- The Washington Times - Thursday, May 25, 2006

We could forgive the major networks for slipping into creative irrelevance in the face of competition from cable’s bold and varied programming and, more recently, Internet-driven content.

Instead, the big four — or five if you count the fledgling CW — have fought fire with fire, creating a Golden Age of Television 2.0 that rarely gets the credit it deserves.

Sure, every network has its stinker or three, but just look at some of the shows currently available — ABC’s “Lost,” “Desperate Housewives” and “Grey’s Anatomy,” Fox’s “24,” “House” and “Prison Break,” CBS’ “CSI,” “How I Met Your Mother” and, most recently, “The Unit,” and NBC’s indefatigable “Law & Order” franchise, to name a few.

They draw huzzahs from both critics and Joe and Jane Sixpack — often deservedly.

And it isn’t all just innocuous, time-wasting fare. “ER” recently addressed the tragedy in Darfur, “24” confronts terrorism while feature filmmakers cower, and “Law & Order” rips so many stories from today’s headlines the franchise should join the Newspaper Guild.

Douglas Gomery, professor of media studies at the University of Maryland, says today’s programs are “more complex visually, [and] feature more exciting characters that are more well-developed” than past shows.

“This is the golden age of television,” he says. “It’s now.”

Viewers can thank in part the proliferation of cable channels for the boost — but not necessarily for the reasons one may think.

With so many channels available, and with viewers lumping broadcast and cable outlets together, viewership per channel continues to shrink, Mr. Gomery explains. Networks can’t count on the colossal ratings they enjoyed in the pre-cable era — and therein lies a source of artistic liberation.

What was once a small audience share is respectable today. This, in turn, Mr. Gomery argues, affords television executives a new luxury: No longer needing to command mass audiences with each new series, they no longer need to water down programming to reach the broadest possible market.

Instead, they are able to selectively target demographic niches.

The niche especially coveted by advertisers comprises affluent, educated people ages 18 to 49 who are still young enough to be flexible in their tastes and brand loyalties. “That’s what ‘Law & Order’ hits, what ‘CSI’ hits,” Mr. Gomery says, explaining that “advertisers pay a disproportionate fee to reach those people.”

Television now regularly draws filmmakers — David Mamet created “The Unit”; Jerry Bruckheimer is the executive producer of the “CSI” franchise — into the fold. The result is better-produced programming.

Box-office titans like Mr. Bruckheimer bring the tricks of the big-screen trade with them. That, combined with digital editing techniques that keep prices from skyrocketing, means that, in terms of production values, the average television show looks more like a movie than ever before.

“Prison Break” creator Paul Scheuring recently took in the big-screen remake “Poseidon” and walked away without seeing a single new idea.

“Television,” he says, “is willing to take more chances.”

“I’m accustomed to the notes given by studio executives,” says Mr. Scheuring, who also works in feature films. “They absolutely strangle the life out of any story.”

In sharp contrast, he says, the television executives at Fox offered very few notes for his first season of “Prison Break.”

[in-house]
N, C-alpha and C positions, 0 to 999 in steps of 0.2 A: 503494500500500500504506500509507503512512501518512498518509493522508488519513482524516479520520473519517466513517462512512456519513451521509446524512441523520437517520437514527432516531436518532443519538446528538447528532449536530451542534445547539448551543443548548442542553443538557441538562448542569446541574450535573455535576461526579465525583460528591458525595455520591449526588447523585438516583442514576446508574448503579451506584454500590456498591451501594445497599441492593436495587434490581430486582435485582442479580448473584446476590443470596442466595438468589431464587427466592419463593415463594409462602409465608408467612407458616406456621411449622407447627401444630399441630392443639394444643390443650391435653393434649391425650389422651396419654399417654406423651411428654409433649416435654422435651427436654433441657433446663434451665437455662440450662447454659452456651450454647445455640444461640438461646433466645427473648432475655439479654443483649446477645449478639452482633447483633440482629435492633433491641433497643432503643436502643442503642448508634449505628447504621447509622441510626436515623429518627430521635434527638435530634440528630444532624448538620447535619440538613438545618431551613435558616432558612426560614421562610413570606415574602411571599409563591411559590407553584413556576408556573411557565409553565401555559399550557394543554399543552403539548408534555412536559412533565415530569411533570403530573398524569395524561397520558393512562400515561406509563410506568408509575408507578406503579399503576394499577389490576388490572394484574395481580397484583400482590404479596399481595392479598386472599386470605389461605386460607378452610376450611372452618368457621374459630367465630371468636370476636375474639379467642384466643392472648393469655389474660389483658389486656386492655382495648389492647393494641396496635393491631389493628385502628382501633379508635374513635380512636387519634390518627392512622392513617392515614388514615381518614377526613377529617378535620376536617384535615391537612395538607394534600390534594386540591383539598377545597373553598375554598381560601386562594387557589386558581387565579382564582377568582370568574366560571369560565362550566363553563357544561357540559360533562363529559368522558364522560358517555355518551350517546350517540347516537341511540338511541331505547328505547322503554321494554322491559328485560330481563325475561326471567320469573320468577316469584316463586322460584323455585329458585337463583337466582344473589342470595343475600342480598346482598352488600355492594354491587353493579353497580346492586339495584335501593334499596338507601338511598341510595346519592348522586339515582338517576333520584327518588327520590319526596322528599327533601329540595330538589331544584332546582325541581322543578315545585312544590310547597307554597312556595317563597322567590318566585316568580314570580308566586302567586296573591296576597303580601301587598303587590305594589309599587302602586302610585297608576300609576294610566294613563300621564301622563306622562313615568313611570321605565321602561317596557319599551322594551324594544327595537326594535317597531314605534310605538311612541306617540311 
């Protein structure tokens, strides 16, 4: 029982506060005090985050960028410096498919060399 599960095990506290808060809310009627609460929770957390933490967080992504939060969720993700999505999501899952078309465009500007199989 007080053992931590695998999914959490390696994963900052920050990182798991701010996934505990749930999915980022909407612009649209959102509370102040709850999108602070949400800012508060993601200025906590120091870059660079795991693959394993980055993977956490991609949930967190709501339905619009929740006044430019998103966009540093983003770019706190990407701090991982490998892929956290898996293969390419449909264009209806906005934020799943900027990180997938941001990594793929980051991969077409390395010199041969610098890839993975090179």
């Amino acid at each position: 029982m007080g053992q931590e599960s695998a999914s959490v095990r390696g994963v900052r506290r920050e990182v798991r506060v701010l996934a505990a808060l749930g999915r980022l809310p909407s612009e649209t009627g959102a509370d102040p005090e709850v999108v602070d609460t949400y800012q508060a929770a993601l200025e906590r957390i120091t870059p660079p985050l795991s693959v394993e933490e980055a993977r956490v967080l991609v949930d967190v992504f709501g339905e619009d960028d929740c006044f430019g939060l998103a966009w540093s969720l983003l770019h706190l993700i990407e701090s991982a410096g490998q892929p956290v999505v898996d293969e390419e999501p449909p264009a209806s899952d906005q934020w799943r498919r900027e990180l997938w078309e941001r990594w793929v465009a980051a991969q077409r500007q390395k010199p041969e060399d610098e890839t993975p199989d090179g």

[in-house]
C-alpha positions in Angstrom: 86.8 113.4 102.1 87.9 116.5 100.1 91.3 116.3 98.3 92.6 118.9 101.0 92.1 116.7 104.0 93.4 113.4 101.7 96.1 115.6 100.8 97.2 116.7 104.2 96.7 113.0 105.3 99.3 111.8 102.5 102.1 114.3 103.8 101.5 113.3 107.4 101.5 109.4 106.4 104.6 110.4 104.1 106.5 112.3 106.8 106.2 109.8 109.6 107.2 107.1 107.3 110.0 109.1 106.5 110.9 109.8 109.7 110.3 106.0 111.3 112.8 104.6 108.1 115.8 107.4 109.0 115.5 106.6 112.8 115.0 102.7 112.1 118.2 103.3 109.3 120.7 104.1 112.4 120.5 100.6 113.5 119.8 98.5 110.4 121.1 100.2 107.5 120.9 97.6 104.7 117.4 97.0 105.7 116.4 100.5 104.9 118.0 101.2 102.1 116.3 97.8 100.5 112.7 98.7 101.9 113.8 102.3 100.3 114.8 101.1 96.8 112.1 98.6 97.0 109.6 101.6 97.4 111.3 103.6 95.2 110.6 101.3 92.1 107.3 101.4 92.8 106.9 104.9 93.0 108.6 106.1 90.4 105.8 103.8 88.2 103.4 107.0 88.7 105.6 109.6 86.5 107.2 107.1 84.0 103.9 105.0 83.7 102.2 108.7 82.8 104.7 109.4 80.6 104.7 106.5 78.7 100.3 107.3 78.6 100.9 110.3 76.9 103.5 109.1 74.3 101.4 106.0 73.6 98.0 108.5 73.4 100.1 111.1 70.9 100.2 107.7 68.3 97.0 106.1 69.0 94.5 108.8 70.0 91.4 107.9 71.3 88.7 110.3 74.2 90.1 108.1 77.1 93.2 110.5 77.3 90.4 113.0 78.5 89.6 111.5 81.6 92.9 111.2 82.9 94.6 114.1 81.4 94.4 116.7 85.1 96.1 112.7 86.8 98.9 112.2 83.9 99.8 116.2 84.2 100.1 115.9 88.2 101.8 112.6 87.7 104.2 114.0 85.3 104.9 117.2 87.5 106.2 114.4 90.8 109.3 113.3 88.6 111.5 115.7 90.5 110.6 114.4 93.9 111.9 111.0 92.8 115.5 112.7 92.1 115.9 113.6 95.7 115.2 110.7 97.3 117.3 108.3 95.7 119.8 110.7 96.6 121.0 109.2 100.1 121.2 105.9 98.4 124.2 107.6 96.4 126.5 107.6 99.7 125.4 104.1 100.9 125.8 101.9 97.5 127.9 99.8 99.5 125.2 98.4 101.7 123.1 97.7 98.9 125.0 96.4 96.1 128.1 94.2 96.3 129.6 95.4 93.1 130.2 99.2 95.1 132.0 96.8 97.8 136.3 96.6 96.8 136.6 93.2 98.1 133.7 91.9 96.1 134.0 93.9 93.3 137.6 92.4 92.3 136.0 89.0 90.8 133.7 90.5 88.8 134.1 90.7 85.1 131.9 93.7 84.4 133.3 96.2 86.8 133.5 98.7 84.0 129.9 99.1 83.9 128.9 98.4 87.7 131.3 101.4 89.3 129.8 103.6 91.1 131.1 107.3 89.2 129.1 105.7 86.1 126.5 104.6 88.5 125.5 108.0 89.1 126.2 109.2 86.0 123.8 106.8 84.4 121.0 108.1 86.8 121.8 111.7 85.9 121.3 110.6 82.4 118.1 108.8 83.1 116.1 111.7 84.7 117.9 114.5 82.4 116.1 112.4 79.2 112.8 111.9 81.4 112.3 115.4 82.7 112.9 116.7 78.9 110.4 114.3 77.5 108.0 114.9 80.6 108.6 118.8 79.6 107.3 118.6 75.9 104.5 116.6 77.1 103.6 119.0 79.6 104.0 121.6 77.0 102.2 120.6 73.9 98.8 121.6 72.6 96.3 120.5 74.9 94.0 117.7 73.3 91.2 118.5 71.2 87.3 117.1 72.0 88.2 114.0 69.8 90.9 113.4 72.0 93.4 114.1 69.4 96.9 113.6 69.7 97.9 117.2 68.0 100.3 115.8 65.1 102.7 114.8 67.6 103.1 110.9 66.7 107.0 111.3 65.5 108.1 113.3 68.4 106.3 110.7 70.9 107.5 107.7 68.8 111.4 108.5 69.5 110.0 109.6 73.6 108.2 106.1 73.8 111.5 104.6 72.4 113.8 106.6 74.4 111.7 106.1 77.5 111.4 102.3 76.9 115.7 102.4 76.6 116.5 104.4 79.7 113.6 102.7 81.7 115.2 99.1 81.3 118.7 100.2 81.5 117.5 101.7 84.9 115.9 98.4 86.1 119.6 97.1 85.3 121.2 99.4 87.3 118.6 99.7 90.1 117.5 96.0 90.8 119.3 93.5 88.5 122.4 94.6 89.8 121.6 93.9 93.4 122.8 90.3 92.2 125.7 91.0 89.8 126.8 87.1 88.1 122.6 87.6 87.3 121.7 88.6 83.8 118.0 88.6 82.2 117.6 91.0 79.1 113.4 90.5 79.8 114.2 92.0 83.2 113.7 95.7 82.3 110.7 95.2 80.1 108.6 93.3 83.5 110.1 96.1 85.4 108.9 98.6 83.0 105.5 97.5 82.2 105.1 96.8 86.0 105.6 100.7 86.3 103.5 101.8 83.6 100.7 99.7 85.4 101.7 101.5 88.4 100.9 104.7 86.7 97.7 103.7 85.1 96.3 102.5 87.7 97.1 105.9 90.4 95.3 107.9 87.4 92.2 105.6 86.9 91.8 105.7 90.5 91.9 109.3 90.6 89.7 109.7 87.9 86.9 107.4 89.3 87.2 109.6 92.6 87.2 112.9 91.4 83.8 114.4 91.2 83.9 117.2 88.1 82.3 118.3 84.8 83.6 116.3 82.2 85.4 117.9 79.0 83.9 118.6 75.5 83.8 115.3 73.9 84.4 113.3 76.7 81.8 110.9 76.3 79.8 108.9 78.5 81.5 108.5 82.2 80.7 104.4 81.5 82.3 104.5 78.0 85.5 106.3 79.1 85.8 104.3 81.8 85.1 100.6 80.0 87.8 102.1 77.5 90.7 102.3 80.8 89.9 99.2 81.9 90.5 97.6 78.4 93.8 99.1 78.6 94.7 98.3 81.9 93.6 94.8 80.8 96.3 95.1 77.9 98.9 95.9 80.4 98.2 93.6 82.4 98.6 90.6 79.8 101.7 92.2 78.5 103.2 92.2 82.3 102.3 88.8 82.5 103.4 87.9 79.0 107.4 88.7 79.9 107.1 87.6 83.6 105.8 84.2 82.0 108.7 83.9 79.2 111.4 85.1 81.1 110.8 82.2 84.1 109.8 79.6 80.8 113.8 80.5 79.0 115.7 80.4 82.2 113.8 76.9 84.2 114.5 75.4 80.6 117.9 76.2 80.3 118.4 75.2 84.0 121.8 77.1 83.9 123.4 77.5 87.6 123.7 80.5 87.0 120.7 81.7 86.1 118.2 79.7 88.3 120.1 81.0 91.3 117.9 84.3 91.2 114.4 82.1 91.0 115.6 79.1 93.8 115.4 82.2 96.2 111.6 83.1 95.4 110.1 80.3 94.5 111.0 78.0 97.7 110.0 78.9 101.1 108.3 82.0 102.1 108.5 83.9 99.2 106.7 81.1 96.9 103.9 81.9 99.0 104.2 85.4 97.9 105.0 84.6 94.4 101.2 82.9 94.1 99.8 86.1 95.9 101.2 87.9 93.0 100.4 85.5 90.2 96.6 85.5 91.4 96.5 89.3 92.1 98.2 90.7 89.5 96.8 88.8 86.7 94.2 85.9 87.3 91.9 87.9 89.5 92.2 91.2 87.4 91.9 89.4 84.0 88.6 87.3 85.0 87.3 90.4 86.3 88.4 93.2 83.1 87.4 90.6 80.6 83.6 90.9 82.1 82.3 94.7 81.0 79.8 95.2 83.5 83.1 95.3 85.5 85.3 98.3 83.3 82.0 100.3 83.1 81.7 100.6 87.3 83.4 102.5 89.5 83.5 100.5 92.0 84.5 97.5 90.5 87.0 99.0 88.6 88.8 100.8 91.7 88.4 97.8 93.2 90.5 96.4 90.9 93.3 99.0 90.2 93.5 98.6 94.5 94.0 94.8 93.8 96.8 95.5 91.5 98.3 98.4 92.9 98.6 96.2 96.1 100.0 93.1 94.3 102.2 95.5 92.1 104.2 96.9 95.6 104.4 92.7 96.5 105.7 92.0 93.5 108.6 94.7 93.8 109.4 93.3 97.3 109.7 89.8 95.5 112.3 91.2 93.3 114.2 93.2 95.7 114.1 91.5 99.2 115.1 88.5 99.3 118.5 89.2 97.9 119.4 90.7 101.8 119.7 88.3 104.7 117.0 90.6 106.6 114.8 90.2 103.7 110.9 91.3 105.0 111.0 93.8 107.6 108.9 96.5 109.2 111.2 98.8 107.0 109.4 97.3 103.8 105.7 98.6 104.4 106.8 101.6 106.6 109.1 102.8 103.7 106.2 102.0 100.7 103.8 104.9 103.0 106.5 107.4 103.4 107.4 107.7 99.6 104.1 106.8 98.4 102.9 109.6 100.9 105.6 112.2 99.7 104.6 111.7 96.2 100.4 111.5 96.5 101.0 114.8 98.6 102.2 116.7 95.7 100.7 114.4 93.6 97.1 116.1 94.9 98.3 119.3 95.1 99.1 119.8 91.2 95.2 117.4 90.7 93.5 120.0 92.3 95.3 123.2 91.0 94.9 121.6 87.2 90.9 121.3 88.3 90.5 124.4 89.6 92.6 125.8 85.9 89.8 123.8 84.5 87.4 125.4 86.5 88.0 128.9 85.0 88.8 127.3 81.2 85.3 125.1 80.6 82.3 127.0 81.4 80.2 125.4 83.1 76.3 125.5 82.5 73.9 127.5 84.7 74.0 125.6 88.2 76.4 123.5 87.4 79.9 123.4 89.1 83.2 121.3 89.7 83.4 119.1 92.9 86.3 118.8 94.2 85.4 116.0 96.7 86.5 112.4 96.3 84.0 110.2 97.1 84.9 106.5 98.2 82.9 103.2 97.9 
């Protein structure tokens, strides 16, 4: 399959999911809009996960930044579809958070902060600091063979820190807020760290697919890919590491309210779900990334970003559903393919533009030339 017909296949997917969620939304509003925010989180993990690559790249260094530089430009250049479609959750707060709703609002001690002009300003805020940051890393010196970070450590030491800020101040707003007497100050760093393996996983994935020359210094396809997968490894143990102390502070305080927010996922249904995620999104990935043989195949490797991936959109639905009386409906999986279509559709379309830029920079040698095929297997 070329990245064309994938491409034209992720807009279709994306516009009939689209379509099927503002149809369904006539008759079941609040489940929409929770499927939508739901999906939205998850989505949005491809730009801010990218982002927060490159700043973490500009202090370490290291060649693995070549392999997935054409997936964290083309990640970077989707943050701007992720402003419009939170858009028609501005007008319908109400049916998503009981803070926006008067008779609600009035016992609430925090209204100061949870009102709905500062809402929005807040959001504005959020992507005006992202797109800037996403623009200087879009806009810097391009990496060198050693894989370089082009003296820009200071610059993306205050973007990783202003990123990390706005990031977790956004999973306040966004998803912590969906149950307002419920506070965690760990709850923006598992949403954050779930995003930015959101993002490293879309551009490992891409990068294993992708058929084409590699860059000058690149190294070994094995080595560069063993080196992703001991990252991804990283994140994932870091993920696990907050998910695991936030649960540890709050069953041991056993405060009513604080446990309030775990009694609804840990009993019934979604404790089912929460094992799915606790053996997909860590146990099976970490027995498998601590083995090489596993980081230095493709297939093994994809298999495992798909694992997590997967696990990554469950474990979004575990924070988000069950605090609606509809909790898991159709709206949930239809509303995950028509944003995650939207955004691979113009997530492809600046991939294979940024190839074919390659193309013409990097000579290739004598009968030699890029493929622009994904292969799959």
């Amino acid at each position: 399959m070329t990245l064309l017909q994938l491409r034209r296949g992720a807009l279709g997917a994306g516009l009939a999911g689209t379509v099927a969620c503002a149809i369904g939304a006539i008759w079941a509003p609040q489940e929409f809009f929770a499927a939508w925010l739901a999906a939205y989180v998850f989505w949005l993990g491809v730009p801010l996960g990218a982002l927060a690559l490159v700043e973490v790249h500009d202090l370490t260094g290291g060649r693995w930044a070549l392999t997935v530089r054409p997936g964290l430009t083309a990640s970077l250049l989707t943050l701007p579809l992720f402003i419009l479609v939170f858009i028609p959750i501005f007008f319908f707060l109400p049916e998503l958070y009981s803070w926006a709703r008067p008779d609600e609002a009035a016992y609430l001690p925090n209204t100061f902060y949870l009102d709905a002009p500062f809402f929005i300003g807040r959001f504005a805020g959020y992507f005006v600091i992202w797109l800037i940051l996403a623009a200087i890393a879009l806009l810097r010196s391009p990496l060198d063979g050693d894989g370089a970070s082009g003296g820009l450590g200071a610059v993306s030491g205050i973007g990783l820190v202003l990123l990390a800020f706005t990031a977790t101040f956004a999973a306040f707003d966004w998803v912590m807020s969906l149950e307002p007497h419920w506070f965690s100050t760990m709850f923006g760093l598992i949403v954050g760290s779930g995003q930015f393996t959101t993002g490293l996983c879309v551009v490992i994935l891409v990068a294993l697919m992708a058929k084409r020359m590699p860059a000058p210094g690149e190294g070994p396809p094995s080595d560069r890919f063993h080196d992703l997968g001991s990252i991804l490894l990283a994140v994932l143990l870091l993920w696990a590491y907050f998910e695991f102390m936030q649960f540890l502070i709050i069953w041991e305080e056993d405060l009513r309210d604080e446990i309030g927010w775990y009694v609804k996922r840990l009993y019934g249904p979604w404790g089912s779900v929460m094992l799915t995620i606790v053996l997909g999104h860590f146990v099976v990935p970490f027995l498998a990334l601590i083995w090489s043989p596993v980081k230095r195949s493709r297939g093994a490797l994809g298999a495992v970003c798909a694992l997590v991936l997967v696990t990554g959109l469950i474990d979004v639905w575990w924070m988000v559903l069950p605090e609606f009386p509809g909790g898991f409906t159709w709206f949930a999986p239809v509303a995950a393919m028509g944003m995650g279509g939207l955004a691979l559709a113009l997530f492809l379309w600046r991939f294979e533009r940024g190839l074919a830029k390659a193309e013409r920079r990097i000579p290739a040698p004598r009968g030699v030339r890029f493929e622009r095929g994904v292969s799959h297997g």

Mr. Scheuring argues the current TV landscape is a far cry from the “safe and cliched” programming of the 1980s and ‘90s. “You might attribute some of television’s [current] golden age to the ballooning budgets of features,” he says. “Corporations have so much money on the table now for [films like] ‘Spider-Man 3’ they become increasingly conservative. Film becomes what TV was in the ‘80s, vanilla and boring.”

Another factor in television’s creative renaissance can be tracked back to HBO, one of the earliest cable channels to provide nuanced shows and specials.

“Any kind of movement begins with revolutionary thought,” Mr. Scheuring says, referring to a small cadre of HBO talent in the mid-1990s who created quality shows audiences were ready to embrace. “They were the rock that started the landslide.”

Competition may be spurring success, but in one example it’s the lack of it that has opened new avenues.

Dr. Neal Baer, executive producer of NBC’s “Law & Order: Special Victims Unit” and one of “ER“‘s original writers, says movies have ceded social-issue stories to his medium.

“Movies once were in the forefront dealing with really tough issues like alcoholism or war or racism,” says Dr. Baer, whose “SVU” series has confronted gun violence, end-of-life issues and designer babies this season alone. “Now, movies are tentpole features to draw the biggest crowds.”

Asked about the impact of premium cable programming on the broadcast world, he cites some “cross-pollination” of talent between the two arenas, which may be stimulating the dramatically richer content now flourishing on the major networks.

The current television scene is far from perfect. For every “Lost” there’s a “The War at Home” still on the schedule, and too many formerly hot shows like “Will & Grace” linger well beyond their sell-by dates.

While ABC’s “Emily’s Reasons Why Not” may not have deserved more than one episode before getting canceled, the networks are still too impatient with new shows trying to find their audiences.

But the shows that do make it past their first few episodes, more and more, are programs worthy of our leisure time.

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